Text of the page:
Fudan University, China
Tie Fu Liu has completed his MD at Hengyang Medical College in China, PhD education at University of Hong Kong and postdoctoral studies at University of South California and Wake Forest University. He is the Professor of Shanghai Public Health Clinical Center, a national key hospital for emerging infectious diseases in China. He has published more than 40 papers in reputed journals.
Although the combined antiretroviral therapy signifi cantly improved the clinical outcomes of HIV/AIDS patients, the severe infl ammatory sepsis developed from the next infection became the leading cause of HIV/AIDS-related death. Th is is resulted from the infl ammatory priming of chronic HIV infection, which is characterized by the glucose transporter 1 (GLUT1) over-expression, hyperactivity of glycolysis in innate immune cells and constant pro-infl ammatory status. Th e underlying knowledge how the immunometabolic change during HIV infection primes severe infl ammatory sepsis is incomplete. We report here that the imbalance of pro- and anti-infl ammatory signaling is responsible for the priming of AIDS-related sepsis. Upon activation of TLR4 receptor by bacterial endotoxin, AIDS PBMCs highly expressed pro-infl ammatory cytokines comparing to the healthy PBMCs. Th is hyper pro-infl ammatory gene expression was contrary to the reduced expression of anti-infl ammatory SIRT1 and RelB, which constitutes the SIRT1- dependent antiinfl ammatory signaling. Stimulating SIRT1 activity by its activator resveratrol minimized expression of both TNF-☐ gene and cell surface GLUT1 of AIDS PBMCs in response to endotoxin stimulation. Mechanistically, resveratrol increased the nuclear abundance of anti-infl ammatory SIRT1 and RelB and reduced nuclear translocation of pro-infl ammatory NF☐B/ p65, thereby, preventing hyper pro-infl ammatory response upon subsequent endotoxin stimulation. Th us, restoring homeostasis of pro- and anti-infl ammatory signaling by activation of SIRT1-RelB immunometabolic axis promises prevention and eff ective therapy of AIDS-related sepsis. Th ese fi ndings should have translational impact on the severe infl ammatory priming in other chronic infl ammatory diseases.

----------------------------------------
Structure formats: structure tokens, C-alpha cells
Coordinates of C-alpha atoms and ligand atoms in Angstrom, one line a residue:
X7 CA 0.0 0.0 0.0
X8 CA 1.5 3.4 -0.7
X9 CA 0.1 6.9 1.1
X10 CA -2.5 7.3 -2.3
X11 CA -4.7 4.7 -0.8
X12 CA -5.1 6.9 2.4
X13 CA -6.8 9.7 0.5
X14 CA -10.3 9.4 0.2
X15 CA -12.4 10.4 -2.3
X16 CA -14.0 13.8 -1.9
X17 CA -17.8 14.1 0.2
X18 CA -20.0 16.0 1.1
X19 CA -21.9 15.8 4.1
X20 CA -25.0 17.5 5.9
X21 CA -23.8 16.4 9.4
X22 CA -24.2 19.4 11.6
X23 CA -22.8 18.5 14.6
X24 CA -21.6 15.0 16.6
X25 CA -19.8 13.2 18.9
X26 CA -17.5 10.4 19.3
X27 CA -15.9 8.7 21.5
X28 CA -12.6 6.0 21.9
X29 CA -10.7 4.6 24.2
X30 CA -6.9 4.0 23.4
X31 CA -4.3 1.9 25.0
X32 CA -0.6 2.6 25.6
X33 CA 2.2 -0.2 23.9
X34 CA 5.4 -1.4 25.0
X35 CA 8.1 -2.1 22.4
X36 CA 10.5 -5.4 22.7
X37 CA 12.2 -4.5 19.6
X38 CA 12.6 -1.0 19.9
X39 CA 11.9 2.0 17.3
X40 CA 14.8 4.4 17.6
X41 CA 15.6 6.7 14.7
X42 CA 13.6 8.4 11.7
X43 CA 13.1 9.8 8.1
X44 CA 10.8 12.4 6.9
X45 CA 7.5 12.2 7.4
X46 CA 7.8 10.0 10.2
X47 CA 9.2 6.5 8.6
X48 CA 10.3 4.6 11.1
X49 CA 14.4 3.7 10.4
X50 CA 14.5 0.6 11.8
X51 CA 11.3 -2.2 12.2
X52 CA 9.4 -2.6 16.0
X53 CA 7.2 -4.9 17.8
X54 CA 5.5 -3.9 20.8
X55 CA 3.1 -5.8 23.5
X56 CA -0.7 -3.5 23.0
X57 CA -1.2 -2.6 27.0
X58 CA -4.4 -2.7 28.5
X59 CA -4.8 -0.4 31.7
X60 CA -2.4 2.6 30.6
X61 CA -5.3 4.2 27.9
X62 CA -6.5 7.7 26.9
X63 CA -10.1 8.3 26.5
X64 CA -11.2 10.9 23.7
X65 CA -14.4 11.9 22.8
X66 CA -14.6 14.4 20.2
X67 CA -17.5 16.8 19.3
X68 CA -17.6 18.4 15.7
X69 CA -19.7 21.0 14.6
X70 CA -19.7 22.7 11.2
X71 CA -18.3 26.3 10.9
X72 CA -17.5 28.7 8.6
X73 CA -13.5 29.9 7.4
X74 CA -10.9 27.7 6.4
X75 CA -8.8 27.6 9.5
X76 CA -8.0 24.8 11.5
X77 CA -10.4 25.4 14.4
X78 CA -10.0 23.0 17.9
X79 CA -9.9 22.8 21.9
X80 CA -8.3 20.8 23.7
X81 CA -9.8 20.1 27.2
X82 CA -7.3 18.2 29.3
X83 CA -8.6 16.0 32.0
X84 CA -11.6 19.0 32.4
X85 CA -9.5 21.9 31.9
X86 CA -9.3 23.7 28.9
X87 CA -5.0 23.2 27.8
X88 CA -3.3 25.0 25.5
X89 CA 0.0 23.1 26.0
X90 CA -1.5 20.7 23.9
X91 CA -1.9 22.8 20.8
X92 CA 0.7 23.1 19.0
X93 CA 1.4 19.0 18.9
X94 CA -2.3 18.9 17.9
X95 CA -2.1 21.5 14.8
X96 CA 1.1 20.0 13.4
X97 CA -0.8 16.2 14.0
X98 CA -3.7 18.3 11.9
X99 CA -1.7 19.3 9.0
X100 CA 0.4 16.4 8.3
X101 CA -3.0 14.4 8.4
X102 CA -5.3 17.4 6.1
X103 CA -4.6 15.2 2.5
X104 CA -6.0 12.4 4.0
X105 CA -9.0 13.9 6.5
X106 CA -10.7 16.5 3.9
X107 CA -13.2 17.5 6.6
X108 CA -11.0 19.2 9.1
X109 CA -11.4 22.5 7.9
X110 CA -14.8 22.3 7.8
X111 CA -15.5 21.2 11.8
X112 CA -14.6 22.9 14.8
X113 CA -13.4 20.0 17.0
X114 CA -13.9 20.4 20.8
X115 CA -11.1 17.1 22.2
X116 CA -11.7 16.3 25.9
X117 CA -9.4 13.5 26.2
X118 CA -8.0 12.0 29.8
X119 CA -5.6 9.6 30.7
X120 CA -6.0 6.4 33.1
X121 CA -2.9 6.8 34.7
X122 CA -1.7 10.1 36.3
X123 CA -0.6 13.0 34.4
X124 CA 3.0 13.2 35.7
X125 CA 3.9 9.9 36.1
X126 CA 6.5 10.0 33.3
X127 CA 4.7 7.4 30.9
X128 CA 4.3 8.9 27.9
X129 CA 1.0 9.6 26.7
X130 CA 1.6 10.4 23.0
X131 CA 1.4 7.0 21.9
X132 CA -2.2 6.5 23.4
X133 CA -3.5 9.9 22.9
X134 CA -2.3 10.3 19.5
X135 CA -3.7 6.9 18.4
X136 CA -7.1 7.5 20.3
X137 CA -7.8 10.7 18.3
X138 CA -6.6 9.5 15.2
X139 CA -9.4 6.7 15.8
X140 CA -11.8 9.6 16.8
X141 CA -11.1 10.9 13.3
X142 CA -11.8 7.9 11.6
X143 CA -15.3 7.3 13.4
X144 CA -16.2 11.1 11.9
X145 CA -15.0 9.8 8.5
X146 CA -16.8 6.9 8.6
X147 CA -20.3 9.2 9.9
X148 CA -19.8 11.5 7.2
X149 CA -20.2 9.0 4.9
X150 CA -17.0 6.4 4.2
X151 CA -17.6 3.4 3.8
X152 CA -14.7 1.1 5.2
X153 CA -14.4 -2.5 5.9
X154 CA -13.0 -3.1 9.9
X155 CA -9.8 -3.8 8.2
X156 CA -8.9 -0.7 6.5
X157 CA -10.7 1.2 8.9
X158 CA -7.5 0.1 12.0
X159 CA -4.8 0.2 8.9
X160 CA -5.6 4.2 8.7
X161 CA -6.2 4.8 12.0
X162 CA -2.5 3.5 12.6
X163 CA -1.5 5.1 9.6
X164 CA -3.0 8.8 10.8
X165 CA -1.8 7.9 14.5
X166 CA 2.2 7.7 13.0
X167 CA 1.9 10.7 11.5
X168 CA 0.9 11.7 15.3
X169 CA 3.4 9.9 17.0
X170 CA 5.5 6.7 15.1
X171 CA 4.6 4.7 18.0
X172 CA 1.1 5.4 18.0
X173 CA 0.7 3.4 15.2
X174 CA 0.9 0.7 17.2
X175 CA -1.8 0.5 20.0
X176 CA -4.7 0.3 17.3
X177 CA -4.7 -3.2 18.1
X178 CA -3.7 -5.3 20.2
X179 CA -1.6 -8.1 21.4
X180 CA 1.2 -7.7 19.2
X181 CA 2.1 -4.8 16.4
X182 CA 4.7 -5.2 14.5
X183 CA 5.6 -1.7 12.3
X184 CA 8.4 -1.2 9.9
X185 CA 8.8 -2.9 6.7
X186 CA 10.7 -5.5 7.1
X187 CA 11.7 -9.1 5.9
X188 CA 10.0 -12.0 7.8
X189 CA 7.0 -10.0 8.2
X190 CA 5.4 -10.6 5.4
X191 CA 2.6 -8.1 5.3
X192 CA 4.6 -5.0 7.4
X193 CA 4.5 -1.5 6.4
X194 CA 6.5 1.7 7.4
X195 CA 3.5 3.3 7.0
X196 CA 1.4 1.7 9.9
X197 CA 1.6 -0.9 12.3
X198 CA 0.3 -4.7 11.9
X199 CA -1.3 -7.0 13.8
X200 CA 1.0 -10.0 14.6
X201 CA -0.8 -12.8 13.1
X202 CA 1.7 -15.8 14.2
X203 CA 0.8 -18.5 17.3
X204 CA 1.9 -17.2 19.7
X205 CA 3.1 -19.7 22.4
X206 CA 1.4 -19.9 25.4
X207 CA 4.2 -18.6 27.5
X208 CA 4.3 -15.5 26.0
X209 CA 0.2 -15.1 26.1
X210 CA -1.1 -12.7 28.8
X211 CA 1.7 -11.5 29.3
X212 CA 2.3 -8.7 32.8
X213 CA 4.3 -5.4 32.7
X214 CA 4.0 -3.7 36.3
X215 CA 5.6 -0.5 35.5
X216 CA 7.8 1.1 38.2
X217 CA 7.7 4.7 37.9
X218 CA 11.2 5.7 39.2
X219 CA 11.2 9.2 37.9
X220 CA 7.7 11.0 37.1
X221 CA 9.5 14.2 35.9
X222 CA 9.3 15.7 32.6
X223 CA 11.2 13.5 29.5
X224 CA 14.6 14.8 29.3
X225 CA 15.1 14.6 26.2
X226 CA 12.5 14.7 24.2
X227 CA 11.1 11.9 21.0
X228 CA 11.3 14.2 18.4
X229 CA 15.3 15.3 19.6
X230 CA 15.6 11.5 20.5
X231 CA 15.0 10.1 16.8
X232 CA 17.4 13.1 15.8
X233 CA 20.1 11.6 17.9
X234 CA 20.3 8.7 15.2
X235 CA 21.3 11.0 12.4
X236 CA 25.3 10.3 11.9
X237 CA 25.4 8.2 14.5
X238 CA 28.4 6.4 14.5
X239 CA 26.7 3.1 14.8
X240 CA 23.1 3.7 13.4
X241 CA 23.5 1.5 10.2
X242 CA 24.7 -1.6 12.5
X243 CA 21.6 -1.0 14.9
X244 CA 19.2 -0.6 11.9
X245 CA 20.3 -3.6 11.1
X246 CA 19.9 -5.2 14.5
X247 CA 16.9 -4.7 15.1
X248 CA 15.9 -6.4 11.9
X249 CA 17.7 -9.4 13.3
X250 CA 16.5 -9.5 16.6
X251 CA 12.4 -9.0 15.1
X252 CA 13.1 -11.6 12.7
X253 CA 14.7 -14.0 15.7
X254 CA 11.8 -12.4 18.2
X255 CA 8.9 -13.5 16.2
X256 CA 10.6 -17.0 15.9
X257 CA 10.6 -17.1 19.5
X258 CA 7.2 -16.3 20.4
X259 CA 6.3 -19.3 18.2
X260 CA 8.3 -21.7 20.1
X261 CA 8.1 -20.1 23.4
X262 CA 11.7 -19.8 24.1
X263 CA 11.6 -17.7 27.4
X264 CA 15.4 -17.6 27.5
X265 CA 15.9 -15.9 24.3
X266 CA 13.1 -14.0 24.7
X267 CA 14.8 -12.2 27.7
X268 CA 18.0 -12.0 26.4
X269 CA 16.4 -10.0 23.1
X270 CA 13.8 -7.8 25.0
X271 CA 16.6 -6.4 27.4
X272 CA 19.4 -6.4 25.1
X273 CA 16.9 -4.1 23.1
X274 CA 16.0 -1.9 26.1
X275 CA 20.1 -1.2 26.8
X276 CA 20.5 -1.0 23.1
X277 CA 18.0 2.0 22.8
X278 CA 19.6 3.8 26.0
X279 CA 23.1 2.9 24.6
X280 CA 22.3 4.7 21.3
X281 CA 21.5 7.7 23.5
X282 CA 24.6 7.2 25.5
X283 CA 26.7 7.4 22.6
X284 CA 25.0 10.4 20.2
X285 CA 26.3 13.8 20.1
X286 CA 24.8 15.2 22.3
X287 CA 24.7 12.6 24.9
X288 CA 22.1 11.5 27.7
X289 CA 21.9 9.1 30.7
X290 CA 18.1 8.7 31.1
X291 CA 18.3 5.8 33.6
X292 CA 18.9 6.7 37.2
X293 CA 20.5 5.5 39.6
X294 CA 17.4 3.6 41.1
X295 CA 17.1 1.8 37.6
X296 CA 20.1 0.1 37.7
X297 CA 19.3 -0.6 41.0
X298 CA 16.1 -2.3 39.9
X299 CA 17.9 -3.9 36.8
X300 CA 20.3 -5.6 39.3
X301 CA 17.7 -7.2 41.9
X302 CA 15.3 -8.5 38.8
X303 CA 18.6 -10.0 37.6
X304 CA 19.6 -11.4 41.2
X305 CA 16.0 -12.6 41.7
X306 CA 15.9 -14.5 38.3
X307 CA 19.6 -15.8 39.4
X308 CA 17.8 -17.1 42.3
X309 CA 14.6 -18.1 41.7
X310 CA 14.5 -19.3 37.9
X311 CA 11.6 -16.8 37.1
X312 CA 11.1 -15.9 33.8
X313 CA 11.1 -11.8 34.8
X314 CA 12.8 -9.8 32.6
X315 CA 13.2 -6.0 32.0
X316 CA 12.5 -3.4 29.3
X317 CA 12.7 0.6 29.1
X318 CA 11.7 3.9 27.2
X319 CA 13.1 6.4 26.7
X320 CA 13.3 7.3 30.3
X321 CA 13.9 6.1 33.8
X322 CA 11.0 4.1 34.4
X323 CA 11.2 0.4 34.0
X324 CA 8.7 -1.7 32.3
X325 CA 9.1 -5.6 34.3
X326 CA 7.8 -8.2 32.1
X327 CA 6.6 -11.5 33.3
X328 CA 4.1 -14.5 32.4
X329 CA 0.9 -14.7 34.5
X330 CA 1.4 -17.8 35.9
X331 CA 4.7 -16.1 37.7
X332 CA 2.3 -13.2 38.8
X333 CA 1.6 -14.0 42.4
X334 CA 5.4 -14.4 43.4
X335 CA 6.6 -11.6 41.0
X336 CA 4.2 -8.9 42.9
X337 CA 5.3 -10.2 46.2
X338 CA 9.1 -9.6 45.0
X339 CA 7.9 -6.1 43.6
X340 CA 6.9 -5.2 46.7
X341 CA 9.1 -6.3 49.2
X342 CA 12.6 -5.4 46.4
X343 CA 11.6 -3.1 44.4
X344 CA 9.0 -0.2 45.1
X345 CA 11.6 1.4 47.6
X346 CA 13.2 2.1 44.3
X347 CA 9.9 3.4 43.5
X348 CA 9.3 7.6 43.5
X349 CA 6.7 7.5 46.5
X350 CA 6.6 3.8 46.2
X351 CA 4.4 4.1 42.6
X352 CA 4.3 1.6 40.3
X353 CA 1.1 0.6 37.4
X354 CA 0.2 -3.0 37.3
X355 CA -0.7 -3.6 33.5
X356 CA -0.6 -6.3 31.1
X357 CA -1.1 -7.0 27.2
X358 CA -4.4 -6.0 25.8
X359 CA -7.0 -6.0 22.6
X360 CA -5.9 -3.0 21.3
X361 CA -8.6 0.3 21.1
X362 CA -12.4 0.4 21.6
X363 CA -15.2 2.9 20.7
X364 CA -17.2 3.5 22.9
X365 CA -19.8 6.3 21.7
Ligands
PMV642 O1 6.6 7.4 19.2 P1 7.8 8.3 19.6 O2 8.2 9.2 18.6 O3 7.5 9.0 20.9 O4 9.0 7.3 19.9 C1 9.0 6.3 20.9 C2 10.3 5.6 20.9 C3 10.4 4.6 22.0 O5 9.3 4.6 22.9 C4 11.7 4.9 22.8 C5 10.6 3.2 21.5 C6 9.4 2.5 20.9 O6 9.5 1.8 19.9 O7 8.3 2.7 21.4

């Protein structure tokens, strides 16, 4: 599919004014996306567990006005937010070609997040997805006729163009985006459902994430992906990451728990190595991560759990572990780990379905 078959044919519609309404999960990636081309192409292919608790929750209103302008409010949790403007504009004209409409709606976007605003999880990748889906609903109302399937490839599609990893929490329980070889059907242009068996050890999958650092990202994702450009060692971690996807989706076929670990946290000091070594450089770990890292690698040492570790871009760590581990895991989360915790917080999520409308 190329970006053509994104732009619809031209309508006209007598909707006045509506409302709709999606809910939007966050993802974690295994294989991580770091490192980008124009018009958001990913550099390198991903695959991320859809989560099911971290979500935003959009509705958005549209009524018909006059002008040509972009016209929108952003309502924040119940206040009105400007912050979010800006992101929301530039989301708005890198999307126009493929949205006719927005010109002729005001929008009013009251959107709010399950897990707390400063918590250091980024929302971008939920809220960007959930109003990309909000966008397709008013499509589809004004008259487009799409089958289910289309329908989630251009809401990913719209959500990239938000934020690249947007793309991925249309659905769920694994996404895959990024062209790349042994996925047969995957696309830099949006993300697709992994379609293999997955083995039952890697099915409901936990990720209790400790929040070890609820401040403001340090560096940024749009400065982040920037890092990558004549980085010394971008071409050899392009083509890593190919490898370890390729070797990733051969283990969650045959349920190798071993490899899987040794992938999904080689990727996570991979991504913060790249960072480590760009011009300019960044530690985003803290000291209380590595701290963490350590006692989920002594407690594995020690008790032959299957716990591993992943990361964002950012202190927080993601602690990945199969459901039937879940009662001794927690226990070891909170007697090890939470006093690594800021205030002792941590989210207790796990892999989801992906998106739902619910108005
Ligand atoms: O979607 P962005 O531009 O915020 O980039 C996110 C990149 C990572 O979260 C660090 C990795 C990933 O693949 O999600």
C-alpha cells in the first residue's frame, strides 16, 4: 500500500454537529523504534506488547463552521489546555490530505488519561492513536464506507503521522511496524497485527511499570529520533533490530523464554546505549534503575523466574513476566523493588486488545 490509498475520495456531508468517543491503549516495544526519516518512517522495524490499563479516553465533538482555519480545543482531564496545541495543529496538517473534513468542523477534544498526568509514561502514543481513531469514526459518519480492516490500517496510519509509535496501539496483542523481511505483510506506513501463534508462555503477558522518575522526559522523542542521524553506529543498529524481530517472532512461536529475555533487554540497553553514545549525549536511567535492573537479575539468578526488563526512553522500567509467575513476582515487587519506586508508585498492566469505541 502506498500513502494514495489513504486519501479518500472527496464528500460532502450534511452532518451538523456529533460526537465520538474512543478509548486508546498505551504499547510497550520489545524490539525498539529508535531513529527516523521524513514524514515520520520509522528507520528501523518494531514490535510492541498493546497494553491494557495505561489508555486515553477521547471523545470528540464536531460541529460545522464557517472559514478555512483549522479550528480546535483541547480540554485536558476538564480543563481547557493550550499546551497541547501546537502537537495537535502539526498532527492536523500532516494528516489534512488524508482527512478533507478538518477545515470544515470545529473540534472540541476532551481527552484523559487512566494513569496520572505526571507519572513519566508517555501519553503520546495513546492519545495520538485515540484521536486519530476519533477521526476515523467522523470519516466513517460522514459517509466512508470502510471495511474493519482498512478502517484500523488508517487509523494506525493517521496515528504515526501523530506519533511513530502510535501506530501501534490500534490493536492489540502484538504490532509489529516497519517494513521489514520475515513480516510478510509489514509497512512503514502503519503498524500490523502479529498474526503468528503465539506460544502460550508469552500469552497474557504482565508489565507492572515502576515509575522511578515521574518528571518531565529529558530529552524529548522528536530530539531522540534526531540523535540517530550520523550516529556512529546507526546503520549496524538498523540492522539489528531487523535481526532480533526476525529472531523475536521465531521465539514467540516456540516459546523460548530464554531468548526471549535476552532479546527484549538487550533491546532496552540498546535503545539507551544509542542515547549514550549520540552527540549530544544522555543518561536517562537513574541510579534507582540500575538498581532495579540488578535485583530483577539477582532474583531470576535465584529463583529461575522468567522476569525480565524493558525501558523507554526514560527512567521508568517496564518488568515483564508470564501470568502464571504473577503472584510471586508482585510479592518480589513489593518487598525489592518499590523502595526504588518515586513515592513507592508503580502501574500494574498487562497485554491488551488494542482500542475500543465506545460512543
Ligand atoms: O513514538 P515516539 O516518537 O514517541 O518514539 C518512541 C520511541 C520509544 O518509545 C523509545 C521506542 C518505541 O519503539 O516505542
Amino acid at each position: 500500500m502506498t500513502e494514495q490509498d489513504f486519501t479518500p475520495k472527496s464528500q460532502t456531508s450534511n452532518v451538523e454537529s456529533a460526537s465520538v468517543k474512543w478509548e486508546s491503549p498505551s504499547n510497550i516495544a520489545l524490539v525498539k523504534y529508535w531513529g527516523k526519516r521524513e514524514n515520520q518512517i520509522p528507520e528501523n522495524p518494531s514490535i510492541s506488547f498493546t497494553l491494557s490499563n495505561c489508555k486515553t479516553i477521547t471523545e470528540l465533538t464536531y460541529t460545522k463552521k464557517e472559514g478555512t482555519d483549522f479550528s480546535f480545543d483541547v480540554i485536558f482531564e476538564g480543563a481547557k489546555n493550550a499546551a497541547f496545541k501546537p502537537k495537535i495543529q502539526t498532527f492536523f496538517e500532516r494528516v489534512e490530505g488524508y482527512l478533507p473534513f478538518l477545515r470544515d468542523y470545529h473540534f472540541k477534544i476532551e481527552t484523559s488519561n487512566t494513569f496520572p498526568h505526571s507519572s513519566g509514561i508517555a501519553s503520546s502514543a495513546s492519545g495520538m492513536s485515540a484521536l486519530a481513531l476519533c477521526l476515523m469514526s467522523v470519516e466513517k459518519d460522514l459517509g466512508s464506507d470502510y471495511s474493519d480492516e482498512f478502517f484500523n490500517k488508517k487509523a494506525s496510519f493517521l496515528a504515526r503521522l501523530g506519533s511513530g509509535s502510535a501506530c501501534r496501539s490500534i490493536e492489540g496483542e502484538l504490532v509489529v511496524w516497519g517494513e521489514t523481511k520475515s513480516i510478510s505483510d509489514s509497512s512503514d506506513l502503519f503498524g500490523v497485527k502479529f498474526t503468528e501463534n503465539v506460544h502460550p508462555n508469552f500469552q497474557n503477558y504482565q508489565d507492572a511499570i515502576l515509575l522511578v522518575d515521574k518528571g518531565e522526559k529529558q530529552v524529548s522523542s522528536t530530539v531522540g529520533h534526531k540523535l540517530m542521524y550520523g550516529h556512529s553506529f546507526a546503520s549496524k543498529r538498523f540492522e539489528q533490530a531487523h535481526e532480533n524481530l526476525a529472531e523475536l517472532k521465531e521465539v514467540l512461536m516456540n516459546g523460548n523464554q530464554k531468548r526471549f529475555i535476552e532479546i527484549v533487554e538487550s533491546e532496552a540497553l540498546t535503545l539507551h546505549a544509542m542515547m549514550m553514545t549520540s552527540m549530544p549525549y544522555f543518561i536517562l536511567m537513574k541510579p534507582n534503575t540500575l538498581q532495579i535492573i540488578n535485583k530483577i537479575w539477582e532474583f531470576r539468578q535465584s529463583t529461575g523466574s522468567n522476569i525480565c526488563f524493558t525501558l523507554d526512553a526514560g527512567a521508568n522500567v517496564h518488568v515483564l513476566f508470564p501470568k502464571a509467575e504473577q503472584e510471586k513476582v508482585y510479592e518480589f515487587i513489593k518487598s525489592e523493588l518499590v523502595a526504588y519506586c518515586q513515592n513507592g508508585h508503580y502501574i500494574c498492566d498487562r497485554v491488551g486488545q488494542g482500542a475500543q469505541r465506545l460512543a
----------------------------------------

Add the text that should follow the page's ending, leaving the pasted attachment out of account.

- Zoonotic Ailments | Air borne, Vector Borne and Food Borne Infections | Occupational Health and Safety | Rare Infectious Diseases | Infectious Diseases in Children|Infectious Diseases in Animals | Maternal Infectious Diseases | Gastrointestinal Infections | Dermatological Infectious Diseases | Pharmacology and Infectious Diseases
Location: Barcelona, Spain
Liana Monica Deac
Public Health Center Cluj-Napoca, Romania
Royal Hospital, Oman
Time : 11:50-12:15
Ministery of health of Morocco, Morocco
Time : 12:15-12:40
Sidi Thabet-University of Manouba, Tunisia
Title: First molecular evidence and genetic characterization of Coxiella burnetii and Candidatus Midichloria mitochondrii in Ixodid ticks infesting Tunisian dromedaries
Time : 12:40-13:05
Alexandria University, Egypt
Title: Incidence of multidrug-resistant organism among children admitted to pediatric intensive care unit in a developing country
Time : 14:05-14:30